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A Gordie Howe tale on Mr. Hockey's 85th birthday

gordie-howe Gordie Howe retired as the NHL's all-time leading scorer and has been surpassed by only Wayne Gretzky and Mark Messier since then. (Walter Iooss Jr./SI)

By Allan Muir

If you know me, you've heard this story before. But today, being the 85th birthday of the great Gordie Howe, it feels like a good time to re-tell it.

The first thing you need to know is that Bobby Orr was my hero as a kid, which didn't make me different from a lot of kids growing up in the late ‘60s and early ‘70s. My room was a shrine to No. 4, littered with posters, lunchboxes and hockey cards. I worshipped the guy.

Naturally, I assumed I'd grow up to be just like him. My dad, a Habs fan who failed to convert me to Jean Beliveau, says I cried after my first time on the ice because I couldn't skate like Orr. It took me a couple years to realize why that was an unrealistic expectation. Of course I couldn't skate like him. Or shoot. Or pass. Or defend. Nobody could. Orr was the greatest player who had ever lived.

I assumed every hockey fan recognized that. But in Windsor, Ontario, just a few miles away from the Olympia, that was not a widely held opinion.

Where I was from, Gordie Howe was the man. And my grandfather, Fred Preston, was only too happy to remind me of that every chance he got.

Fred was a dyed-in-the-wool Detroit Red Wings fan. He made the occasional trek across the river to catch them in person, but he never missed a game on the radio.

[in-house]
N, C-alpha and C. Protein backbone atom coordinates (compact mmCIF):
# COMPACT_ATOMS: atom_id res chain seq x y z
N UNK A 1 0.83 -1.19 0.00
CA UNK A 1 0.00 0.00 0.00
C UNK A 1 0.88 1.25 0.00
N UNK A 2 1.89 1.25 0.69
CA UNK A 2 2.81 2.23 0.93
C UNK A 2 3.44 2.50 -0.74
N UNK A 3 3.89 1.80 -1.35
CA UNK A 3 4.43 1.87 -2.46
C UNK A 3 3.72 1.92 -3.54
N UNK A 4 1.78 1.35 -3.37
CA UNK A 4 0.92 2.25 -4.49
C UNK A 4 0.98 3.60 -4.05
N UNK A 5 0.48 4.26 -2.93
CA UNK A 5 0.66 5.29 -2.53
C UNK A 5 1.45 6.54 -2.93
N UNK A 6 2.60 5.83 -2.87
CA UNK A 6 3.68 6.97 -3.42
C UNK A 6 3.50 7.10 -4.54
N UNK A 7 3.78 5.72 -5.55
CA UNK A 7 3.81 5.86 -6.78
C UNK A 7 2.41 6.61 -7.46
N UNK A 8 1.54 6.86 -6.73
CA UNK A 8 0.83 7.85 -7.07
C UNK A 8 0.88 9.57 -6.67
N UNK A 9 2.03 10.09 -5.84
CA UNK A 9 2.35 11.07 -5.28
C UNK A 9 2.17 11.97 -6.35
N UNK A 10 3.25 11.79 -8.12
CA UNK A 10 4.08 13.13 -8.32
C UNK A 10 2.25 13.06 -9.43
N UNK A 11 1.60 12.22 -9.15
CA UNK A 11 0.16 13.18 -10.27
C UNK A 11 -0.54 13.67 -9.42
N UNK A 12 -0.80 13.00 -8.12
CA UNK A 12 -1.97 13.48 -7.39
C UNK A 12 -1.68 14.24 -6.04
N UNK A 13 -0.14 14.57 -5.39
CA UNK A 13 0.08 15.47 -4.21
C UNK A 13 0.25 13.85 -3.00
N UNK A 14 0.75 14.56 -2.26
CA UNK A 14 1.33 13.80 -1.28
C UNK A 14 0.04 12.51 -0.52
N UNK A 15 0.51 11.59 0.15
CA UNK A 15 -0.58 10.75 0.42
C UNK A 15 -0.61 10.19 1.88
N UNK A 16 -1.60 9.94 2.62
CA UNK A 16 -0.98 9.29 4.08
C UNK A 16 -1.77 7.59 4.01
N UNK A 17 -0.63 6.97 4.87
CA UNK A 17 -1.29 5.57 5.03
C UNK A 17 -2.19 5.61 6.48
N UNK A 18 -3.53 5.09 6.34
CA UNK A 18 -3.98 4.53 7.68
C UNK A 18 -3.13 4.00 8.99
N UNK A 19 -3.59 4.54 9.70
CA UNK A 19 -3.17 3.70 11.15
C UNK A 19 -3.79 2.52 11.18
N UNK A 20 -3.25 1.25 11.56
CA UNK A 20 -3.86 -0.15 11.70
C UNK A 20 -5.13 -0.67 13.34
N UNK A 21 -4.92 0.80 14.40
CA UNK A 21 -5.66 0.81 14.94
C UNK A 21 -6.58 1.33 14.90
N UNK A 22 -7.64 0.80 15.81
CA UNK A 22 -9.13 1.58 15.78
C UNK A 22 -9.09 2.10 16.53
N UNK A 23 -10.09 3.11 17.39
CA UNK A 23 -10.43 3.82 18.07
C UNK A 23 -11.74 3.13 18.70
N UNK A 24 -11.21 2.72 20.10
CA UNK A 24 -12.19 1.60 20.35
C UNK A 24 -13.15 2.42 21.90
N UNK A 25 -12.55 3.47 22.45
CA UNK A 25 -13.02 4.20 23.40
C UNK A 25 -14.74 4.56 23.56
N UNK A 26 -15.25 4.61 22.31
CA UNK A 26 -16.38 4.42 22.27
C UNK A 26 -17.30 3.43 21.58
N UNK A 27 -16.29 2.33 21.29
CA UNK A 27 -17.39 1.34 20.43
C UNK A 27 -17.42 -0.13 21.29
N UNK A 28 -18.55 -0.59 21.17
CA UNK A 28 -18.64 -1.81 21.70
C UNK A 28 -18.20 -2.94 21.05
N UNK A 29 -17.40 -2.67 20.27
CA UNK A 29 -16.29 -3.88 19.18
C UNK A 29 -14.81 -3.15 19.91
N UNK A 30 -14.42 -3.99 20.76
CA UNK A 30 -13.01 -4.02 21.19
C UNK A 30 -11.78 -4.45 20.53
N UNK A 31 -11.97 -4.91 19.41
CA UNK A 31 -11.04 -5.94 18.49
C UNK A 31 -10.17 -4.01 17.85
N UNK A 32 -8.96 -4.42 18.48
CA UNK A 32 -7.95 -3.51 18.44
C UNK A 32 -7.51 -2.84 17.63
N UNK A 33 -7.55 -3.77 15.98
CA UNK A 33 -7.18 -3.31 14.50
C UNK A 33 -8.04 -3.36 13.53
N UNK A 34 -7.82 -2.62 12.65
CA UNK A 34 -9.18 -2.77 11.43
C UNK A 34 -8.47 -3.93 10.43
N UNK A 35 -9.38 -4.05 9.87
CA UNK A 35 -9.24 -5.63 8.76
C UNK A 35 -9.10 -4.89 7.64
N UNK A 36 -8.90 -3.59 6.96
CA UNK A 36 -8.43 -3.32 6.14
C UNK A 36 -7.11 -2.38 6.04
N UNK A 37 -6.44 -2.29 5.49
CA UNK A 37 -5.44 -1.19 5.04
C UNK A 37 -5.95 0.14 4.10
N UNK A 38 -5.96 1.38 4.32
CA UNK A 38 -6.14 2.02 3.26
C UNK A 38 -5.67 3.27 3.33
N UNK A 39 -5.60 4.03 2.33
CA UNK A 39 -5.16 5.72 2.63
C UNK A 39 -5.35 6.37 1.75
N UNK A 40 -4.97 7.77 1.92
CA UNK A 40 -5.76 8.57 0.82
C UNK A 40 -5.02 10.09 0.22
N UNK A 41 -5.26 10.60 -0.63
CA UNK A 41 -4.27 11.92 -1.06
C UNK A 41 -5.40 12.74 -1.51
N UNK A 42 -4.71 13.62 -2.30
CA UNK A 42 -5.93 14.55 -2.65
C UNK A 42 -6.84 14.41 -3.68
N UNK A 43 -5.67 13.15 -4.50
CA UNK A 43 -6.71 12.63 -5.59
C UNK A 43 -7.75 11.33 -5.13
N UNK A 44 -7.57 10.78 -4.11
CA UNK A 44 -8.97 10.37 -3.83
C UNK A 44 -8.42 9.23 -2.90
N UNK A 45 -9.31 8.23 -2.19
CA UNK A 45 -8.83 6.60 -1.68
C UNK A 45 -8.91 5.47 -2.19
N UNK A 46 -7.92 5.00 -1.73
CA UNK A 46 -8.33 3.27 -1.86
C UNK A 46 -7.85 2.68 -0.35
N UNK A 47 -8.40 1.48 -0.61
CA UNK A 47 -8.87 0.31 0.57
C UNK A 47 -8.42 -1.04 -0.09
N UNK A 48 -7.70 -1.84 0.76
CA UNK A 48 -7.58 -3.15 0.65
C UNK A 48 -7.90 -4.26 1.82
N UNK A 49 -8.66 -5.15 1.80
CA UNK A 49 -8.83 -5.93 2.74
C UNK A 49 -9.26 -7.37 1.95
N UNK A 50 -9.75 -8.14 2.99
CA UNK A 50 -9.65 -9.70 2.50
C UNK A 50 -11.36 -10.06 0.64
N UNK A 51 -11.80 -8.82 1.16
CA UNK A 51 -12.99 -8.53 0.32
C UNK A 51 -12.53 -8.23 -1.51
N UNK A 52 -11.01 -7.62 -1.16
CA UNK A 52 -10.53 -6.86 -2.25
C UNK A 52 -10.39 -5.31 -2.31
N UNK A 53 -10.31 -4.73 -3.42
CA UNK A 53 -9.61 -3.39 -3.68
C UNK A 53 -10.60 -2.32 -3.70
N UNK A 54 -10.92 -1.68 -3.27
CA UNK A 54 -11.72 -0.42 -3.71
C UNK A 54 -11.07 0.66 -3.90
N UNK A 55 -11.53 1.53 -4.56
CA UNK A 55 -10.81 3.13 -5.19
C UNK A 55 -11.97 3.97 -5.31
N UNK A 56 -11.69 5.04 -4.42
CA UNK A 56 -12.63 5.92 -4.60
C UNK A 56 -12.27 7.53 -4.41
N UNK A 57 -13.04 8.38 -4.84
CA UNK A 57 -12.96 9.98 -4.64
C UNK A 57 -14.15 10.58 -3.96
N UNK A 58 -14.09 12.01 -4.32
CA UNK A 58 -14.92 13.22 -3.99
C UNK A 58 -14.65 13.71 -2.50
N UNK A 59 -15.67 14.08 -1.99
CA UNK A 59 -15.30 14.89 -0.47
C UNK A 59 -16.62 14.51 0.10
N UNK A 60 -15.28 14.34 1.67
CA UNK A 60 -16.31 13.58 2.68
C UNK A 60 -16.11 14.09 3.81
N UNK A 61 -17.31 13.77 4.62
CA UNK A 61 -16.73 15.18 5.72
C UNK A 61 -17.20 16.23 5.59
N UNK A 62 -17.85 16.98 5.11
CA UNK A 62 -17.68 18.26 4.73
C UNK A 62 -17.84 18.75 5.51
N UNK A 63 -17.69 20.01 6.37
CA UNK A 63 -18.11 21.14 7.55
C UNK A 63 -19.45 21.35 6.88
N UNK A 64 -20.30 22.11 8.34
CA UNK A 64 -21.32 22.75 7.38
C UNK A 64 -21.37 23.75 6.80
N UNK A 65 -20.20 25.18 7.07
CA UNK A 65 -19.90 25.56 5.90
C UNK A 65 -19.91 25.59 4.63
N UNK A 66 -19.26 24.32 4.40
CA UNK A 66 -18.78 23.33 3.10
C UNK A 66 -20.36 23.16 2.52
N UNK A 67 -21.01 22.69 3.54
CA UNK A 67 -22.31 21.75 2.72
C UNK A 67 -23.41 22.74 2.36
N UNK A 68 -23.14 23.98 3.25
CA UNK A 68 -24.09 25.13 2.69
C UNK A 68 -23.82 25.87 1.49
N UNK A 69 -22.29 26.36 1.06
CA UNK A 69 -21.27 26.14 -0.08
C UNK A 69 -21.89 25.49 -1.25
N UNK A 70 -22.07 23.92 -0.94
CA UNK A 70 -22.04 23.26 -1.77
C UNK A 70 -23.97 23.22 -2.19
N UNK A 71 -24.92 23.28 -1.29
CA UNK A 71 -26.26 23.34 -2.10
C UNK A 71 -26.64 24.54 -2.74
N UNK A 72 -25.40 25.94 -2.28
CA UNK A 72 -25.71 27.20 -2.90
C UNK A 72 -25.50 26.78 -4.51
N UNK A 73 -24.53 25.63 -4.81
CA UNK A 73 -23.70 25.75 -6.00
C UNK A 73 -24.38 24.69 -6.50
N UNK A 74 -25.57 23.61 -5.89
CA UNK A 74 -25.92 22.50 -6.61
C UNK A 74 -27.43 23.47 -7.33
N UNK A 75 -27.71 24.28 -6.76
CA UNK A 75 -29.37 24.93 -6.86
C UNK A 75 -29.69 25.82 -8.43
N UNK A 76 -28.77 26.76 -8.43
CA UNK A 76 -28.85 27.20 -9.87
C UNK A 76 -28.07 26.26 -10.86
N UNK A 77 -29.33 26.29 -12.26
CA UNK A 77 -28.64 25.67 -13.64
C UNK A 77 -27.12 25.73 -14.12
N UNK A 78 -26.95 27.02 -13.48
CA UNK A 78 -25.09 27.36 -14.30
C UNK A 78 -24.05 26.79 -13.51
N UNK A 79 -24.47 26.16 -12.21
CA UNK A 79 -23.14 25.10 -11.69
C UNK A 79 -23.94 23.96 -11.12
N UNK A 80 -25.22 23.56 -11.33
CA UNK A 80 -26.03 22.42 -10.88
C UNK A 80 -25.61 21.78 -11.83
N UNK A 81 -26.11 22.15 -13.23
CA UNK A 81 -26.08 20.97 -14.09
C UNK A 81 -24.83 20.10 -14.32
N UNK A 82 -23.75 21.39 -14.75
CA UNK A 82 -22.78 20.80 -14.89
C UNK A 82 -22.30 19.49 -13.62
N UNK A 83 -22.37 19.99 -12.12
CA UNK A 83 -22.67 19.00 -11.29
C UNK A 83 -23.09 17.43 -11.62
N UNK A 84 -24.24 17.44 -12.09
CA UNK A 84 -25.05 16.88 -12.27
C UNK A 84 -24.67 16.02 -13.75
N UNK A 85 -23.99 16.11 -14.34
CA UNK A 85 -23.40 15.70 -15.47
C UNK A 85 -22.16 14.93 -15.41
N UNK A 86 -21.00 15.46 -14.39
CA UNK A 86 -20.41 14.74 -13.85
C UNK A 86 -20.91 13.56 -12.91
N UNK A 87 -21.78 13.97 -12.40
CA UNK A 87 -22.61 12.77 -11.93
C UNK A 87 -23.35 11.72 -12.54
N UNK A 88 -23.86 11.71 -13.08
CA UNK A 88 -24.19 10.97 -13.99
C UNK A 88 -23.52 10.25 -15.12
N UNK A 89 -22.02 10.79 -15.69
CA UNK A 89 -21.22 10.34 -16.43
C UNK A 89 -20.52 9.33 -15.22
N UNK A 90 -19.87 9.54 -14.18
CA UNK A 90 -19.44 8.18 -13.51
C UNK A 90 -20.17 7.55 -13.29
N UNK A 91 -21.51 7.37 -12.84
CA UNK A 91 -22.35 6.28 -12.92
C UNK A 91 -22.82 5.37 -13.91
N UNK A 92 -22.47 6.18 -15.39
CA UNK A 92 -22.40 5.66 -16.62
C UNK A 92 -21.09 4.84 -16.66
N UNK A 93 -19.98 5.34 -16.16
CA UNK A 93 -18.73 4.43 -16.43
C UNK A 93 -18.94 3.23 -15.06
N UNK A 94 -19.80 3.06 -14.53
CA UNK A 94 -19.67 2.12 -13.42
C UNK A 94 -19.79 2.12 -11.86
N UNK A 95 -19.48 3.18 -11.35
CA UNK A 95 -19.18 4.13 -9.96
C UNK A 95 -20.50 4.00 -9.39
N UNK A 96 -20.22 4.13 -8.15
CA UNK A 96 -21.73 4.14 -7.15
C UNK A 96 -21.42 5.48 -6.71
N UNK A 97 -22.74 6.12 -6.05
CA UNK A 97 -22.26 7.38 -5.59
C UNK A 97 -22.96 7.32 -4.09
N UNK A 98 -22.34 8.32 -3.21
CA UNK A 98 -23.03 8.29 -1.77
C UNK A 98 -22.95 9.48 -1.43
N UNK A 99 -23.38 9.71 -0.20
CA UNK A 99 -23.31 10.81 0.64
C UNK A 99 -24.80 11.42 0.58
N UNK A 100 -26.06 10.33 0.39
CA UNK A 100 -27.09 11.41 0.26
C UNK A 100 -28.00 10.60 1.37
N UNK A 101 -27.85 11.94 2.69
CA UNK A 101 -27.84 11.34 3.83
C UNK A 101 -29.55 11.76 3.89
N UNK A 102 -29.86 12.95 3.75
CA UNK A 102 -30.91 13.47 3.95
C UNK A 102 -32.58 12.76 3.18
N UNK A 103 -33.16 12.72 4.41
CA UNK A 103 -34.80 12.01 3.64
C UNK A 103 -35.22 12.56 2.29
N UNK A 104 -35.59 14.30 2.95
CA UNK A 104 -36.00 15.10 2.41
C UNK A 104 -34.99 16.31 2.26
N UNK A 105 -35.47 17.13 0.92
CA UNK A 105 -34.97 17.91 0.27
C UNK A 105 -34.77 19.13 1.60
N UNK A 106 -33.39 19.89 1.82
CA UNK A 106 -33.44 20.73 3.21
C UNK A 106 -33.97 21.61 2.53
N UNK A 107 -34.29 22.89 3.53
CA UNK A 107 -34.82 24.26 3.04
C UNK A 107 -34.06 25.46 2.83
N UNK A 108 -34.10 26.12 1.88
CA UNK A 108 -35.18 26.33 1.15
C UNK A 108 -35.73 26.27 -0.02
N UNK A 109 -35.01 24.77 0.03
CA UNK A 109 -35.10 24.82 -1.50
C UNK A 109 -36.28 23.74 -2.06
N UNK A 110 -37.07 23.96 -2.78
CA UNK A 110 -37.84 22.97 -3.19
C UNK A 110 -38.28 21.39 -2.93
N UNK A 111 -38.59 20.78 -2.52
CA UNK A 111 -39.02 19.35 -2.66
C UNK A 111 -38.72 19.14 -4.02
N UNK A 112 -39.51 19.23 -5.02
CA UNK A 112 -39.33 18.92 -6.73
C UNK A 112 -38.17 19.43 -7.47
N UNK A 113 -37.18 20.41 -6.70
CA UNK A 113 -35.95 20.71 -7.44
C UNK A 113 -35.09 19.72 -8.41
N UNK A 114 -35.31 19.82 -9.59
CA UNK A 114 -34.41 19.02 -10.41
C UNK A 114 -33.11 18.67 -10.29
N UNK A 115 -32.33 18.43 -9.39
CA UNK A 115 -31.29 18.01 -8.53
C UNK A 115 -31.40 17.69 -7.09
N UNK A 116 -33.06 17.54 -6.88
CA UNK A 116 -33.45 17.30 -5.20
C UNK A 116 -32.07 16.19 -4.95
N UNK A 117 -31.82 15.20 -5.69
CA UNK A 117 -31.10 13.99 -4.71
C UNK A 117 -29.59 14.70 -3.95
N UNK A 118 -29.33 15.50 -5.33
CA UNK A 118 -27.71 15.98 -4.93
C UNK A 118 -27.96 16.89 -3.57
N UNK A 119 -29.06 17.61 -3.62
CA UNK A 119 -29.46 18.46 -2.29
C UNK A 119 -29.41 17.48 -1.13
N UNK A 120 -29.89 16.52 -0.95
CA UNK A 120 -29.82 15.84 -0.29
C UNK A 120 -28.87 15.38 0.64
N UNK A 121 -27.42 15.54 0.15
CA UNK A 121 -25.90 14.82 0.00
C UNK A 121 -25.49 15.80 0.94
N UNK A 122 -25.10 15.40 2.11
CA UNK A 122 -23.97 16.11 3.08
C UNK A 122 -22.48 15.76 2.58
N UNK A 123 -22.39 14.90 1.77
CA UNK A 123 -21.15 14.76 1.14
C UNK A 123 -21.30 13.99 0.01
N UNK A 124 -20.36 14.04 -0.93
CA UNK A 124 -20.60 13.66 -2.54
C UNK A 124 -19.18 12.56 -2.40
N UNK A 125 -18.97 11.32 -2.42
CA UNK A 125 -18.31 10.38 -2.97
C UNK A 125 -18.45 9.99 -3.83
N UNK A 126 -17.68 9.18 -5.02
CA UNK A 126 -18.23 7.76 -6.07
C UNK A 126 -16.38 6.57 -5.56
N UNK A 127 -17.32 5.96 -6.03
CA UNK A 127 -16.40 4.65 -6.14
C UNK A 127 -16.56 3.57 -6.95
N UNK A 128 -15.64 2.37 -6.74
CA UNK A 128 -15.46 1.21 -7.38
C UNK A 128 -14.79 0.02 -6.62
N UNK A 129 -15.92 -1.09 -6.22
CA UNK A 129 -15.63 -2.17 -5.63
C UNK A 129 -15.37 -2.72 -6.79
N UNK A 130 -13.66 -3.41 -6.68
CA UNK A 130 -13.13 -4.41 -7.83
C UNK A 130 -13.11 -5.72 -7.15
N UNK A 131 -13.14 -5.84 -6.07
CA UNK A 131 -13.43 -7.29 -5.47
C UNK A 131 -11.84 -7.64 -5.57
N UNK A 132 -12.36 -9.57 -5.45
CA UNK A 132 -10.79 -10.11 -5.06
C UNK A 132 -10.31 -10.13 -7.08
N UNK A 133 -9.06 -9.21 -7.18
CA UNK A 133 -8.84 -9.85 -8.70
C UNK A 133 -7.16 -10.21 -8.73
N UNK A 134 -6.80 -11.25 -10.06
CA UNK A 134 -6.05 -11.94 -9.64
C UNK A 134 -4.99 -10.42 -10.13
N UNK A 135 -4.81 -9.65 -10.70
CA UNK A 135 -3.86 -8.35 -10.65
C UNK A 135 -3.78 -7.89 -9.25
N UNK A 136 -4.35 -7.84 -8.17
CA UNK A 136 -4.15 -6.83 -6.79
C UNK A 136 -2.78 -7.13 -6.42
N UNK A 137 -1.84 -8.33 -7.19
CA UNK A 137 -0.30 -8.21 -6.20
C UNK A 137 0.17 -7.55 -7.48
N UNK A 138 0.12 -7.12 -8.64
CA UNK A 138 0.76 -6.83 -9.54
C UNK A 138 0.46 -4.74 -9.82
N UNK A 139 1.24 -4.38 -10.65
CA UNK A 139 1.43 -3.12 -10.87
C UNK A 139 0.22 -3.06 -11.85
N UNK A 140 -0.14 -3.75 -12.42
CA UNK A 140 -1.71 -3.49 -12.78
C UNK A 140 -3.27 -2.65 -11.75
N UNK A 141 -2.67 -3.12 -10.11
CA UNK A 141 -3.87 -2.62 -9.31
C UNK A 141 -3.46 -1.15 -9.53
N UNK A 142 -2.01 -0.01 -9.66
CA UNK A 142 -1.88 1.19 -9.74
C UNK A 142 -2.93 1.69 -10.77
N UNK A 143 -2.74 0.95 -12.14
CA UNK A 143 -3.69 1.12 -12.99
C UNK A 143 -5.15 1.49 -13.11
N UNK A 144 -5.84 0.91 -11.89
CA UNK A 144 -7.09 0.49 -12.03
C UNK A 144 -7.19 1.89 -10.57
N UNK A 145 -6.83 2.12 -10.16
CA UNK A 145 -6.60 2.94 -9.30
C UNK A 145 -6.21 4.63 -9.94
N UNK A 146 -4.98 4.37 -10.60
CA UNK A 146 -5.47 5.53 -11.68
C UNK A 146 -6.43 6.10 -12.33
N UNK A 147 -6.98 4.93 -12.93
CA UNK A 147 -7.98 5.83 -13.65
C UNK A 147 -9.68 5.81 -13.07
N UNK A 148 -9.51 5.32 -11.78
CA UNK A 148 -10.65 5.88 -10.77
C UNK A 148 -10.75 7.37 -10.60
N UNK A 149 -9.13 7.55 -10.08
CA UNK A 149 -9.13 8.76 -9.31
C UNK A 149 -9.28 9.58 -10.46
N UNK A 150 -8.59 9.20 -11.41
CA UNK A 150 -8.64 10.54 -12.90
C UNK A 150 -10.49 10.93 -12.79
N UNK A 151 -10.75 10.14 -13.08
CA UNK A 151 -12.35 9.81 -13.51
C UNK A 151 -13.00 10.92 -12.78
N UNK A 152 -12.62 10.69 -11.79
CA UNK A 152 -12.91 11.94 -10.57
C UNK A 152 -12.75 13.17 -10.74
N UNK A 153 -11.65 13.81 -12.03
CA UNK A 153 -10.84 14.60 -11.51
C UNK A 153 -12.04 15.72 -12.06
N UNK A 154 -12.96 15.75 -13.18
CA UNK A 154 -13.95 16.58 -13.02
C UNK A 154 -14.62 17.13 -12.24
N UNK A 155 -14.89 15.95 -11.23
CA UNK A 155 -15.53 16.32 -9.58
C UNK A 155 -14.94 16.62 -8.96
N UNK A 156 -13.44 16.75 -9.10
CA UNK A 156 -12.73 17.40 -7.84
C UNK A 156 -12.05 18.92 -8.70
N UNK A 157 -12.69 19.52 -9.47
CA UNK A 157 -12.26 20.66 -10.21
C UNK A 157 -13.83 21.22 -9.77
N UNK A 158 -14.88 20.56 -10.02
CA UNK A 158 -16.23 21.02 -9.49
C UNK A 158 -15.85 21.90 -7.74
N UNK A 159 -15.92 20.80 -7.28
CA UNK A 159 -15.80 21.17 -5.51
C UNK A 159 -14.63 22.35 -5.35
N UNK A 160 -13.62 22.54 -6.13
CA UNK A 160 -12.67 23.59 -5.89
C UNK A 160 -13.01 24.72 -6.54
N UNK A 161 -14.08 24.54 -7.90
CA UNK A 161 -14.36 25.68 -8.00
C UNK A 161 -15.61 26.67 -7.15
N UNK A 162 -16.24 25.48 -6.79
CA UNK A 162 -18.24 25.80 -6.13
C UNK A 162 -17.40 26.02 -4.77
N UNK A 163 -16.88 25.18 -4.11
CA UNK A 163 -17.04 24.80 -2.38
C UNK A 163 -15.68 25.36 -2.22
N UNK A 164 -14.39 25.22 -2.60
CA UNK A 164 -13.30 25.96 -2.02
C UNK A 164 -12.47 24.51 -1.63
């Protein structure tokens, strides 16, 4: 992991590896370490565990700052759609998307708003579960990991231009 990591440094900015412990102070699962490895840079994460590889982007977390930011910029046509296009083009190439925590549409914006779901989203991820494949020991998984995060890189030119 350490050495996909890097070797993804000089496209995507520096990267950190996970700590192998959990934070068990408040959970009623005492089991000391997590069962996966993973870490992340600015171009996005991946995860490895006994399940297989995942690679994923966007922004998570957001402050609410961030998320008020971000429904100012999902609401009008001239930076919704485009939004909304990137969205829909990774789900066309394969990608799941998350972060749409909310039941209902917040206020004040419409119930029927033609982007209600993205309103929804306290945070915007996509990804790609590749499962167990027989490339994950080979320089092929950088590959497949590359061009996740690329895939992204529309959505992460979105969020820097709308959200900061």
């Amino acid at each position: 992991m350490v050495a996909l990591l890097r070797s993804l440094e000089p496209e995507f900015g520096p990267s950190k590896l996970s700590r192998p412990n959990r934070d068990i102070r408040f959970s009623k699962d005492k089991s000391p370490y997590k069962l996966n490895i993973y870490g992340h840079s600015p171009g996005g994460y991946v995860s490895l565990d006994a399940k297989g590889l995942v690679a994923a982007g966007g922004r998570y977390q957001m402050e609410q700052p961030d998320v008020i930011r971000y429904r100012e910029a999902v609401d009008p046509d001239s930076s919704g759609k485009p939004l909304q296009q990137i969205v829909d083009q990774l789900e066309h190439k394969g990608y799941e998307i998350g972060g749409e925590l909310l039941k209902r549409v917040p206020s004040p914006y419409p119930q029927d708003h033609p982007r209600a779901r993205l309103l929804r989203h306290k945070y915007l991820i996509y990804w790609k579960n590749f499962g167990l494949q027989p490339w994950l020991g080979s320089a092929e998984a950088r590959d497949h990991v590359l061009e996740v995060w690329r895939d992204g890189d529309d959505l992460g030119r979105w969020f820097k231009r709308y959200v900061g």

He had his shrine, too. The first thing you'd see when you walked through the back door of his small, war-time house was a framed, colorized photo of Howe, Ted Lindsay and Sid Abel, Detroit's famed Production Line, breaching enemy territory in tight formation. You know the one. I tried to cover it up a few times with Orr photos I'd cut out of Hockey Illustrated. My attempts at home improvement were not well received.

GALLERY: SI's rare photos of Gordie Howe

Every visit to that house, every trip to watch our hometown Spitfires, every family outing inevitably involved a spirited, albeit good-natured, debate over which of our heroes truly was the greatest.

He'd try to win me over with tales of about Howe's unmatchable scoring exploits, his legendary mean streak, his longevity, his four Stanley Cups, his six Hart and six Art Ross trophies.

"There's a reason they call him Mr. Hockey," he'd say. "Nobody does it all the way Gordie can."

I'm not sure my arguments were as cogently presented or as factually sturdy -- I mean, I was like, eight years old - but I matched him in passion.

These arguments became our bond. Even as Orr won his Cups and Howe faded (temporarily) into retirement, one could never sway the other. And on and on it went, until Fred passed away in 1989.

A couple years later, my job offered me an opportunity to interview Howe. Nervous? You bet. Nerves never entered the equation when talking to modern stars, but get me around a true legend of the game like Beliveau or Maurice Richard in those days and it was hard not to be a little awe-struck.

But the thing about Gordie is that he has this ability to put you immediately at ease. He's as interested in hearing about you as he is in sharing his own stories, and so we continued chatting long after I had everything I needed for my piece. Eventually, we got around to where I grew up, and that led to me telling him the story of Fred Preston and his never-ending quest to convince me that Howe, not Orr, was hockey's ultimate hero.

When I finished, he gave me that Gordie grin and said, "Your grandfather sounds like a pretty smart guy to me."

I've seen a lot of amazing players since then. Gretzky. Lemieux. Crosby. I'll still argue that Orr is the greatest player that's ever lived.

But I won't forget that some pretty smart guys, including one very important man in my life, swore by No. 9.

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